We may not give much thought to ammonia on a daily basis but believe it or not we are in contact with this compound almost every day.

Ammonia is a gas at room temperature but the specific type that we are concerned with is Ammonium carbonate ((NH4)2CO3)  which is a colorless-to-white, crystalline solid.

Household cleaning products typically contain ammonia. Interestingly, our bodies also produce ammonia as a waste product during the digestion of protein. Despite its association with cleaning, ammonia is actually an essential component within the biological system of the human body.

Smelling salts are a little different from the ammonia mentioned above as it is a mixture of diluted ammonia, ethanol, ammonium carbonate, and perfume.

Inhaling the salts releases ammonia gas which irritates the nasal and lung membranes, causing involuntary inhalation and increased breathing rate. This results in an increase in oxygen supply to the brain.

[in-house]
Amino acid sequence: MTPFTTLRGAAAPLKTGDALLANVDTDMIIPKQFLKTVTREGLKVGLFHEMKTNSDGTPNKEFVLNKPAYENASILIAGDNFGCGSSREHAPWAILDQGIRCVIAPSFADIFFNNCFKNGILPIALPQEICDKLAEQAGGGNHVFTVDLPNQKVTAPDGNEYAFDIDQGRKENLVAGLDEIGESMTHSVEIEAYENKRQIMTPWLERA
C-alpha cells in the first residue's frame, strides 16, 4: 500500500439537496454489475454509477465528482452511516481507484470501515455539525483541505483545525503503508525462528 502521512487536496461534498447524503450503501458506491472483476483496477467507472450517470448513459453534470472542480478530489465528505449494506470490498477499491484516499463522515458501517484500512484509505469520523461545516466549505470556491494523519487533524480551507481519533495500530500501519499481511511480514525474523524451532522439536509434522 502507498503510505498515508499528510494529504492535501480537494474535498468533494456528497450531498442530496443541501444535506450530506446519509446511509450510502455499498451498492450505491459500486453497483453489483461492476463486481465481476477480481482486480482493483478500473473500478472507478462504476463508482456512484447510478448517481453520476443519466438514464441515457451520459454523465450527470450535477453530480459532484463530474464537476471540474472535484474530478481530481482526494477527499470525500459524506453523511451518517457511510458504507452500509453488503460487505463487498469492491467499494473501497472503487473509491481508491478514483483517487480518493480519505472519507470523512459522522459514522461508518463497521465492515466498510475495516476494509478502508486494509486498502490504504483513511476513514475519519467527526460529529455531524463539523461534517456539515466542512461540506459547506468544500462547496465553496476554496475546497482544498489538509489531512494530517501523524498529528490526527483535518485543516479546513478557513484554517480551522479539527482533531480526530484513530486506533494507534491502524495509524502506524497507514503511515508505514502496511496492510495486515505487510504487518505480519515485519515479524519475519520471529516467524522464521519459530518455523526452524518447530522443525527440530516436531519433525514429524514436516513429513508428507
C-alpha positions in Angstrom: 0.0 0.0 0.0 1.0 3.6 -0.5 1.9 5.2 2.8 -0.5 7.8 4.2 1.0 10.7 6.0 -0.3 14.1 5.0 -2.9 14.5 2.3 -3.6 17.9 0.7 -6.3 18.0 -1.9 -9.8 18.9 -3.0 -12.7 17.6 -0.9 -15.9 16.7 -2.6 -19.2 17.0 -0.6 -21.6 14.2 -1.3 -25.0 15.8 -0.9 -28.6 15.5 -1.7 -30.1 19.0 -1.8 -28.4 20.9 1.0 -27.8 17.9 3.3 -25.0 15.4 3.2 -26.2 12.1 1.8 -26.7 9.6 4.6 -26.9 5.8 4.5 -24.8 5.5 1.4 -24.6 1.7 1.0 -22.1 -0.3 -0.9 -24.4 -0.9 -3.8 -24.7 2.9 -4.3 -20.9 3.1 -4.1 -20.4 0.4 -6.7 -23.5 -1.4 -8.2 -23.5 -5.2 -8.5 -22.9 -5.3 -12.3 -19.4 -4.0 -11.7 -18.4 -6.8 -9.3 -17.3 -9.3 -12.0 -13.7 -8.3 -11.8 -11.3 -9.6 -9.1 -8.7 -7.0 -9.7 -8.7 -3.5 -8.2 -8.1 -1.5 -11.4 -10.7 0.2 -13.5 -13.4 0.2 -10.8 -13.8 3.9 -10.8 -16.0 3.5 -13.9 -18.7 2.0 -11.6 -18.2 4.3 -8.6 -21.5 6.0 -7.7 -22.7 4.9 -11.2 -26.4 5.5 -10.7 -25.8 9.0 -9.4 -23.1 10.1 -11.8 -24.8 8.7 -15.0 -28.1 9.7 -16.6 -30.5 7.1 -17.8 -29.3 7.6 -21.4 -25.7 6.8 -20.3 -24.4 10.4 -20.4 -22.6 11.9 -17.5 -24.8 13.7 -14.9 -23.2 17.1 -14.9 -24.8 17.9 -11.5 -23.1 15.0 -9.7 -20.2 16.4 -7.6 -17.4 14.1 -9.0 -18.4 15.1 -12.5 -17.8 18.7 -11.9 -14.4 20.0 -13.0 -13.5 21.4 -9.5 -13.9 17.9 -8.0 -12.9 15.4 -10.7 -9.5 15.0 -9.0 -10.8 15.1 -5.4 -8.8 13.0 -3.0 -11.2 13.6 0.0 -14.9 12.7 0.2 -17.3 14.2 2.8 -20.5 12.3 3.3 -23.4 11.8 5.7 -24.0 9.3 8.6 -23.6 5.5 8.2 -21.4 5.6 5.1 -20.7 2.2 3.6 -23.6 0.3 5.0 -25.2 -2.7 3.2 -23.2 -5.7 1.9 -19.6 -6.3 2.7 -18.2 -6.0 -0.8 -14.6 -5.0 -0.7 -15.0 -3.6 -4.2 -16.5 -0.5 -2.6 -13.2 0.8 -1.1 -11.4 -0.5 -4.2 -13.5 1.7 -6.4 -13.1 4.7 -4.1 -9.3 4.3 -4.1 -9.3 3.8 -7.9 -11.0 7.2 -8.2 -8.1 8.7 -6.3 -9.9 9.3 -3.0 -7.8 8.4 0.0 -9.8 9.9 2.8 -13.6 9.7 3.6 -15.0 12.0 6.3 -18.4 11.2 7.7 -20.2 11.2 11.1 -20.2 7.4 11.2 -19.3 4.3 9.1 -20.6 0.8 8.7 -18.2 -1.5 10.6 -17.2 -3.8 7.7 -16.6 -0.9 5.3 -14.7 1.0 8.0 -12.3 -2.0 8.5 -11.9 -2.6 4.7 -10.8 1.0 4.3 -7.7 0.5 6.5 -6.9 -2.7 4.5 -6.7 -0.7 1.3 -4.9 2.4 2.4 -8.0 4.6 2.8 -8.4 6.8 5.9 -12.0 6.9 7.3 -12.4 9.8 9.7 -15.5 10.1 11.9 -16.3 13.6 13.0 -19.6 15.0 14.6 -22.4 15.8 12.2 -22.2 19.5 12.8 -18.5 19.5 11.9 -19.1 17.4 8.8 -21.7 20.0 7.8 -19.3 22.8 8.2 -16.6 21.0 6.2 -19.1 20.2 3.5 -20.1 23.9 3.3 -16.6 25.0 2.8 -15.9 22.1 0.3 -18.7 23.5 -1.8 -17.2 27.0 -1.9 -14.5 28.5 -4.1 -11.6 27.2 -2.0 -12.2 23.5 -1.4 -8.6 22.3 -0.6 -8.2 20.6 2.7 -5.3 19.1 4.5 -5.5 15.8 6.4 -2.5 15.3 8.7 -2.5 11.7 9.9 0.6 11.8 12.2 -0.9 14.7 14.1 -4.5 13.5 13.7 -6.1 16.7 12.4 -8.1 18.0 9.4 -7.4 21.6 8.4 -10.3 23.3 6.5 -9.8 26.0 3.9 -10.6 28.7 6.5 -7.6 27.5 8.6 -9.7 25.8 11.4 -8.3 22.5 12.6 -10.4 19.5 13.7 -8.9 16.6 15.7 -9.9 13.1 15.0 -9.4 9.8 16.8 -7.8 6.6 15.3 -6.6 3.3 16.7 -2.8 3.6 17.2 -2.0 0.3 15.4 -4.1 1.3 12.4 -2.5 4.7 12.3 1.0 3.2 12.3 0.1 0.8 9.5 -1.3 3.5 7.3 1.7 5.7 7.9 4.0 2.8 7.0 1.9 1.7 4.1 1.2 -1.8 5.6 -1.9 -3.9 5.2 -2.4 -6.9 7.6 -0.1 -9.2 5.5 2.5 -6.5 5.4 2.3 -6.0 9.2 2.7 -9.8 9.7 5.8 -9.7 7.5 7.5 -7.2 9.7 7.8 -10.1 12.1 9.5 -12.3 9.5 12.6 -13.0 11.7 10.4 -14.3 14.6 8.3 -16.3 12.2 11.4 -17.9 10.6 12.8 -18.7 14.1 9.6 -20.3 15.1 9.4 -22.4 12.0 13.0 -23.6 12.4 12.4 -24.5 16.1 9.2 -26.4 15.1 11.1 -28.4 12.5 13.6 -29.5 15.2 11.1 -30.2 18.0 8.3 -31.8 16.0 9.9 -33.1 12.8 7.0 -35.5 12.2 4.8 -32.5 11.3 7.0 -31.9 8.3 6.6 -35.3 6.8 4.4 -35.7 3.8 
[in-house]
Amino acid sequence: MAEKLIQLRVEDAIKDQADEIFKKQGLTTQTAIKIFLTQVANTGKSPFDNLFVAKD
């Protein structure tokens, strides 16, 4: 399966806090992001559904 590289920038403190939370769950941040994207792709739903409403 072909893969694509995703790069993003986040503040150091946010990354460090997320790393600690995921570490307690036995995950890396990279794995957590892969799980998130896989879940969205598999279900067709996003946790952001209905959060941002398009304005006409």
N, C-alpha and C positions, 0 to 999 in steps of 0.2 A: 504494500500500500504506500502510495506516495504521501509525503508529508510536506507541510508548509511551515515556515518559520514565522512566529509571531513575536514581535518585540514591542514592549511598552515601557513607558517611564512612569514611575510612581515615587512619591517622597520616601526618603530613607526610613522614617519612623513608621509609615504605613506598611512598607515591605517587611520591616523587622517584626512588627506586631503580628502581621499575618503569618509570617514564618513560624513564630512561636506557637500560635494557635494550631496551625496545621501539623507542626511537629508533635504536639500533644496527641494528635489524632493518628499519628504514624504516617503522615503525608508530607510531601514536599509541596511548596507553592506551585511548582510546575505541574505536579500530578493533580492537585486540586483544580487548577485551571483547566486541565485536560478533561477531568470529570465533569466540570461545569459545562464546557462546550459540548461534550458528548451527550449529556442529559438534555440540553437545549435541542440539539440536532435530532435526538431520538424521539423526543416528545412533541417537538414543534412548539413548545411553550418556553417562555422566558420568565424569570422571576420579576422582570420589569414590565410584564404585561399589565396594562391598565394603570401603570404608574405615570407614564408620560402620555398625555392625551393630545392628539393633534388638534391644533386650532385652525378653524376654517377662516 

Powerlifters use smelling salts as a physical stimulant.

How Do Smelling Salts Work For Powerlifting?

How Do Smelling Salts Work For Powerlifting

Smelling salts has a more technical term called Ammonia Inhalant or AI and this term was coined after the practice of sniffing ammonia became popular among powerlifters and such athletes.

They use AI to increase their focus and motivation, and it is believed that AIs are mainly used to enhance short-term muscular strength. [1]

Here’s what happens to result in sudden improved strength and focus in powerlifters:-